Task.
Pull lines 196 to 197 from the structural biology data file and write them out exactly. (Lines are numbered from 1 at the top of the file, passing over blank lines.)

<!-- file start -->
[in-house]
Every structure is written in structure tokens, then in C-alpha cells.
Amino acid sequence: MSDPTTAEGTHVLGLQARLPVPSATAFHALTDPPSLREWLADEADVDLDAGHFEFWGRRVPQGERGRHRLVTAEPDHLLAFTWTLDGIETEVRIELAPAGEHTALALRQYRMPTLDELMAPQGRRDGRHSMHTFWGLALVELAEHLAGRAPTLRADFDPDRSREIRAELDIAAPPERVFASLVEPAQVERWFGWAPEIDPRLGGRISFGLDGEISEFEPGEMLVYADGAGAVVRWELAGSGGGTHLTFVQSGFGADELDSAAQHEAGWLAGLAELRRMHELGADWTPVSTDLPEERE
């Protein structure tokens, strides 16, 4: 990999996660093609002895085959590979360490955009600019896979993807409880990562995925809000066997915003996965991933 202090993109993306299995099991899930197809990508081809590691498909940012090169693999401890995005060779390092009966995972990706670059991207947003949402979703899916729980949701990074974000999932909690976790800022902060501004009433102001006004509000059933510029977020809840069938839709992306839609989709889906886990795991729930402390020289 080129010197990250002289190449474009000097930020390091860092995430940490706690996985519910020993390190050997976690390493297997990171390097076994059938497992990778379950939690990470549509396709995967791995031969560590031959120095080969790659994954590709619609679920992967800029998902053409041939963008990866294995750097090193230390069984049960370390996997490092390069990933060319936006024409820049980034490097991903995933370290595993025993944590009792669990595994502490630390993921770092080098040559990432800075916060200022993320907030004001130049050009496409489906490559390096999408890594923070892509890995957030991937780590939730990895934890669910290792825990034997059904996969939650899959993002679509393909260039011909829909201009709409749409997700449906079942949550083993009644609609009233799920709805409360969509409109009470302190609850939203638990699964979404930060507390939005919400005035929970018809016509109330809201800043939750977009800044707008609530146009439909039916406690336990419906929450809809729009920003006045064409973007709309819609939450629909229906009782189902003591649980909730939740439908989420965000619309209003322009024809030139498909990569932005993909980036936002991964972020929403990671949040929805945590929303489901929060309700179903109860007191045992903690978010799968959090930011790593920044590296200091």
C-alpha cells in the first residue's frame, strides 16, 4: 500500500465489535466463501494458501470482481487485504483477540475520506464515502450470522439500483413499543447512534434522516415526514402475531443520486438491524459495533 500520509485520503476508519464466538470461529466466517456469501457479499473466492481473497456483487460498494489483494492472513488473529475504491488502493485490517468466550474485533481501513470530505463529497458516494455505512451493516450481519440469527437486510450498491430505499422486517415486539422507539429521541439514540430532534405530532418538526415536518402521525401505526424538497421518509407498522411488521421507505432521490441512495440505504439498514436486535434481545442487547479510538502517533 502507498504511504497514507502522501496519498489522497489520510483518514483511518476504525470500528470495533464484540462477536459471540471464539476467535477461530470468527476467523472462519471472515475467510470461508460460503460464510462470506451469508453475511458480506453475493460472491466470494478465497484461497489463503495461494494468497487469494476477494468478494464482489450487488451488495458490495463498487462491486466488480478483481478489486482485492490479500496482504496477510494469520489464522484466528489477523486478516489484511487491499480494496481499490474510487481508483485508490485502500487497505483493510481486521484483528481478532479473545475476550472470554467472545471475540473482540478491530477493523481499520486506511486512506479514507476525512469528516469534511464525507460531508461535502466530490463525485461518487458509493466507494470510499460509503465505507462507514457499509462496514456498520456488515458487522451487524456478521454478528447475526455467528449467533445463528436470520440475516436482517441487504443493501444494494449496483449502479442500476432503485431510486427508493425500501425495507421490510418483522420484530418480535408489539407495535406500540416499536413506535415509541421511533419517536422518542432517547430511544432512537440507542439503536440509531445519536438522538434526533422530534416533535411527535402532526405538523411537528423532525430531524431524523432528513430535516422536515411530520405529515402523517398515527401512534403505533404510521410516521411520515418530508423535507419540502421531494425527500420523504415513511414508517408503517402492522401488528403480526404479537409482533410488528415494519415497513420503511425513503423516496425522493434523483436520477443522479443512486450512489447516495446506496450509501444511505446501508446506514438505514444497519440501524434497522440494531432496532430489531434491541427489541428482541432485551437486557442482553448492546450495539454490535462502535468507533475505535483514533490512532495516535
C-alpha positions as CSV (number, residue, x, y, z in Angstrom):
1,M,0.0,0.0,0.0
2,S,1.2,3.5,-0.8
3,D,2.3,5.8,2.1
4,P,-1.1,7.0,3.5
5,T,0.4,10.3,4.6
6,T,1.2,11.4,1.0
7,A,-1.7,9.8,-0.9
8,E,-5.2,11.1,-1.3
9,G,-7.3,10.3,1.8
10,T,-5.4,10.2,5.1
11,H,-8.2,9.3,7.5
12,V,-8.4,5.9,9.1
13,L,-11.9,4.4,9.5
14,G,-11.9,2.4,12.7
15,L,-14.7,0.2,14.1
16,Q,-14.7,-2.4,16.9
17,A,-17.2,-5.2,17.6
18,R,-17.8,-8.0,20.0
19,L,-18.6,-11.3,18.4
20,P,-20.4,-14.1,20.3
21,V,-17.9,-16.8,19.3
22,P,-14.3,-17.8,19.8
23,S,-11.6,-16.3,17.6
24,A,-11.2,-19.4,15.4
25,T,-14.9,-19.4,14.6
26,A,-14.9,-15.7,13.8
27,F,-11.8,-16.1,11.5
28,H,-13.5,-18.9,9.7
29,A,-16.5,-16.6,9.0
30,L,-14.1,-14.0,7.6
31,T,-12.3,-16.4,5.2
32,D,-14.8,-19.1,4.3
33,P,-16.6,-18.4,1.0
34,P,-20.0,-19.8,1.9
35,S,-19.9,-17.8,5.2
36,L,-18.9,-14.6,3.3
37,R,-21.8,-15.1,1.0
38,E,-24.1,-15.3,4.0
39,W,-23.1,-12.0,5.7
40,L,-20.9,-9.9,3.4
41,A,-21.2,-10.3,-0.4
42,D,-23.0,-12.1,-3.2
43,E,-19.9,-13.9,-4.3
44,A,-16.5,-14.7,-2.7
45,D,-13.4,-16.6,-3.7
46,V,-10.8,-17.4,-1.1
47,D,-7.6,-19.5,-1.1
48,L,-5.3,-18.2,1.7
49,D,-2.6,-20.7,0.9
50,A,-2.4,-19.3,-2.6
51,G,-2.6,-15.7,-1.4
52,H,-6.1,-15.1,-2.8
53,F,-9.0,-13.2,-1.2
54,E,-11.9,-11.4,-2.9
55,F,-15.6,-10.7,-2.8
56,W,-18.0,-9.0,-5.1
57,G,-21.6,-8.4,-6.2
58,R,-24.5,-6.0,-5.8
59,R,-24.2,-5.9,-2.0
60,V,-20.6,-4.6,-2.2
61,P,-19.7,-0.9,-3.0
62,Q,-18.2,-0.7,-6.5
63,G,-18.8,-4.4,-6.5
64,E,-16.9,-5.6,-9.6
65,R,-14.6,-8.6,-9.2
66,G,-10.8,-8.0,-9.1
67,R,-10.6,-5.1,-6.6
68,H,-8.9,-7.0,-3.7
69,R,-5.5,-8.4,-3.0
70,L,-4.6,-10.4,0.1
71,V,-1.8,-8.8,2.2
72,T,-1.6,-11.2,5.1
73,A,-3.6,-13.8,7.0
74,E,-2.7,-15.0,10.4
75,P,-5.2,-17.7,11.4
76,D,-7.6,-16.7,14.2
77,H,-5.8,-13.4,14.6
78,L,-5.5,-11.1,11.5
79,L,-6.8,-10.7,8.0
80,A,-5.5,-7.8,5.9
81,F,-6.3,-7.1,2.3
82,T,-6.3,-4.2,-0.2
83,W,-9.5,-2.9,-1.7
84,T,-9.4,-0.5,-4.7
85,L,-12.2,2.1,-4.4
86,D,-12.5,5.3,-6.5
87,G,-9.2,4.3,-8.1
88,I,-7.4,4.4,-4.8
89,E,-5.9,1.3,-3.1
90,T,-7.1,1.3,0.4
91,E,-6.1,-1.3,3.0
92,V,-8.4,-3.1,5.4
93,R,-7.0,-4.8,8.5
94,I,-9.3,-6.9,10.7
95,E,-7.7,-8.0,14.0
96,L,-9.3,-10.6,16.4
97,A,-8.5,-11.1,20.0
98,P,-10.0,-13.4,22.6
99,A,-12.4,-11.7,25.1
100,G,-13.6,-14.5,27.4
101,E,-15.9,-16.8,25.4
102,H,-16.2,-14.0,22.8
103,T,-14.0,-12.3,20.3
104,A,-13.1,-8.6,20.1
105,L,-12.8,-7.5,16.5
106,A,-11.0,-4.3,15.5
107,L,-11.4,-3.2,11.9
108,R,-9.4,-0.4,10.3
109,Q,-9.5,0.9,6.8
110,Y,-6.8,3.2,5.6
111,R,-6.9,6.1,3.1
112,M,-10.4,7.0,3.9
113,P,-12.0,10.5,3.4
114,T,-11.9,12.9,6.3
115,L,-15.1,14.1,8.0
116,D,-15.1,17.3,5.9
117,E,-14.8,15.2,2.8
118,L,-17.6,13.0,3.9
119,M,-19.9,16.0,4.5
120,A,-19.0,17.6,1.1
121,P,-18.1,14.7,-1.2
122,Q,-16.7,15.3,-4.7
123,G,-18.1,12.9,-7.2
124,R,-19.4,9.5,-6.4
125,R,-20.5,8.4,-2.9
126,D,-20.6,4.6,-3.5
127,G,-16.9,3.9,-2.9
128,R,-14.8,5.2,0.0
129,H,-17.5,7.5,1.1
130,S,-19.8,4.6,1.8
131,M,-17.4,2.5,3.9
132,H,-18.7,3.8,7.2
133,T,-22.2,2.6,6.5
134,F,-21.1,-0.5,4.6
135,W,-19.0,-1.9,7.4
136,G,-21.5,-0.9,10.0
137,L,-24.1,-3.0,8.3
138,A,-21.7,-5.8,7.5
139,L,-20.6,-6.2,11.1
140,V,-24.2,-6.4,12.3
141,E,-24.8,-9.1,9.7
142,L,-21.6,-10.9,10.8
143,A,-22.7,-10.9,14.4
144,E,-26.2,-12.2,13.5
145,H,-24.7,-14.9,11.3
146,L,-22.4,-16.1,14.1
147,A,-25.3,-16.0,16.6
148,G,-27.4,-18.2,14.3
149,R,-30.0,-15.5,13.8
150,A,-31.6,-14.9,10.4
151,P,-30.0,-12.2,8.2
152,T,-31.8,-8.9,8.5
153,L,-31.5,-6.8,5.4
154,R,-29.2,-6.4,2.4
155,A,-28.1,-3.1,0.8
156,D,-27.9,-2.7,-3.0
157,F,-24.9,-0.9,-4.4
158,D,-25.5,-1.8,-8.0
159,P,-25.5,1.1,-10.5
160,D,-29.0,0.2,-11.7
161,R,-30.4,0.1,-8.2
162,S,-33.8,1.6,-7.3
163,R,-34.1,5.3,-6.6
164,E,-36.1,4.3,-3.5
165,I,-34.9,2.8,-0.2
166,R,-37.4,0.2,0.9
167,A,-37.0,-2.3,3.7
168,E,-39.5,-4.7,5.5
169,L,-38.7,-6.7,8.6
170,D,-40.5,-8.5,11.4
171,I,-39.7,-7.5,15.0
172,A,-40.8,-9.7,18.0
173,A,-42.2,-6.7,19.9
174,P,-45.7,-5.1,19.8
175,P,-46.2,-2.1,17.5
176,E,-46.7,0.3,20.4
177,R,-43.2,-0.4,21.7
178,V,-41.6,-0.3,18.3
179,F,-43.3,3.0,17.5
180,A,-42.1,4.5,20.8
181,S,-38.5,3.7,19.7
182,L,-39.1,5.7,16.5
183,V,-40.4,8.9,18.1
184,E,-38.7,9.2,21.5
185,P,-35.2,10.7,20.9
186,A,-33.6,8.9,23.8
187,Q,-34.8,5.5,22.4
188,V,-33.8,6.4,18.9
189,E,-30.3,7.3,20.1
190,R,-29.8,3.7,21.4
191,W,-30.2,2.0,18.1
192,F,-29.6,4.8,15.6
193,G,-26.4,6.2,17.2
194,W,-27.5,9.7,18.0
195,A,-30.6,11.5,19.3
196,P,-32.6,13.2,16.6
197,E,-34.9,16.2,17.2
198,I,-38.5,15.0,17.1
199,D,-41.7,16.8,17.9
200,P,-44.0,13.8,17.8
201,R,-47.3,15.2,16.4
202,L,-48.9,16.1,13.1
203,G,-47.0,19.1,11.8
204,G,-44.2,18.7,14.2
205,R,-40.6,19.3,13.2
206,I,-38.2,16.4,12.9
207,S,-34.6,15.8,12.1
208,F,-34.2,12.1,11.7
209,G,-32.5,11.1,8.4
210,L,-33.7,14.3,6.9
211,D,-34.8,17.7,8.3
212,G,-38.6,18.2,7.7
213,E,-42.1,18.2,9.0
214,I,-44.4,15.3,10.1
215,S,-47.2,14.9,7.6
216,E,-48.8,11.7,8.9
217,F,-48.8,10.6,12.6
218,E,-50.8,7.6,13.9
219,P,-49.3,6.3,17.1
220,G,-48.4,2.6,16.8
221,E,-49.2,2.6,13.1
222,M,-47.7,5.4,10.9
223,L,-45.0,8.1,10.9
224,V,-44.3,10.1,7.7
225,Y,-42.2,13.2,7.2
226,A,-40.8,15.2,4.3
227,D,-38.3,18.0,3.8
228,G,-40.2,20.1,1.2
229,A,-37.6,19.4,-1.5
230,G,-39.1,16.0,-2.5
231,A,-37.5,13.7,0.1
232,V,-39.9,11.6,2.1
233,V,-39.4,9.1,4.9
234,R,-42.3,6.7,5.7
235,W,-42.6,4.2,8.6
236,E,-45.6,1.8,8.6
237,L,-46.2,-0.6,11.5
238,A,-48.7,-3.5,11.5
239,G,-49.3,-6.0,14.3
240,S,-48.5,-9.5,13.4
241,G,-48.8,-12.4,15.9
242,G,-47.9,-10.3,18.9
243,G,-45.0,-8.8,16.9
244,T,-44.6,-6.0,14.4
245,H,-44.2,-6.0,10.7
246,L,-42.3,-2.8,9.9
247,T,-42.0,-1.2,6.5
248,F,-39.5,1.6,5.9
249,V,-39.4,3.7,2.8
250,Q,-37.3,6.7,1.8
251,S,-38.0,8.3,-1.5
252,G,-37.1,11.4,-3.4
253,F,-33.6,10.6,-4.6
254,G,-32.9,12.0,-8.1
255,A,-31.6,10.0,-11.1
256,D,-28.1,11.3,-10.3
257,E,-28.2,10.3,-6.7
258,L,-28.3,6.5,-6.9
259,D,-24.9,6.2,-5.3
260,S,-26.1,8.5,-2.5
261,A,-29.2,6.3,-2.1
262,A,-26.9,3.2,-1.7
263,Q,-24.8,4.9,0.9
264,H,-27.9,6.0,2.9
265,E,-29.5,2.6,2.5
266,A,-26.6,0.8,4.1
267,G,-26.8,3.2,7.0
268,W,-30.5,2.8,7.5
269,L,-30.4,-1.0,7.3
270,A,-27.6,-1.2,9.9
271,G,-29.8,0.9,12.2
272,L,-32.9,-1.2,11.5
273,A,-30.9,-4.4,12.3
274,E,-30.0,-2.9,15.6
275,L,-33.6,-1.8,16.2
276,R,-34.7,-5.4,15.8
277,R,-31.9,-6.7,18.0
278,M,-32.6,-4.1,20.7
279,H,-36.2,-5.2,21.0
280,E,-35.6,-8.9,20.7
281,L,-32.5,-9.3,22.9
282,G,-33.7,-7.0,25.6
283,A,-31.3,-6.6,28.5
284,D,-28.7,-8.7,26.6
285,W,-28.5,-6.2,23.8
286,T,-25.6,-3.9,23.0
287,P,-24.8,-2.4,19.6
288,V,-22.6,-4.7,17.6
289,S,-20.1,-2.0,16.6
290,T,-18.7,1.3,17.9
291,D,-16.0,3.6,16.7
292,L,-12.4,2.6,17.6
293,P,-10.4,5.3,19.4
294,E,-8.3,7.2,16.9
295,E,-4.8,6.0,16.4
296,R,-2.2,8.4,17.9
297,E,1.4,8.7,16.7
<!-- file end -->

190,R,-29.8,3.7,21.4
191,W,-30.2,2.0,18.1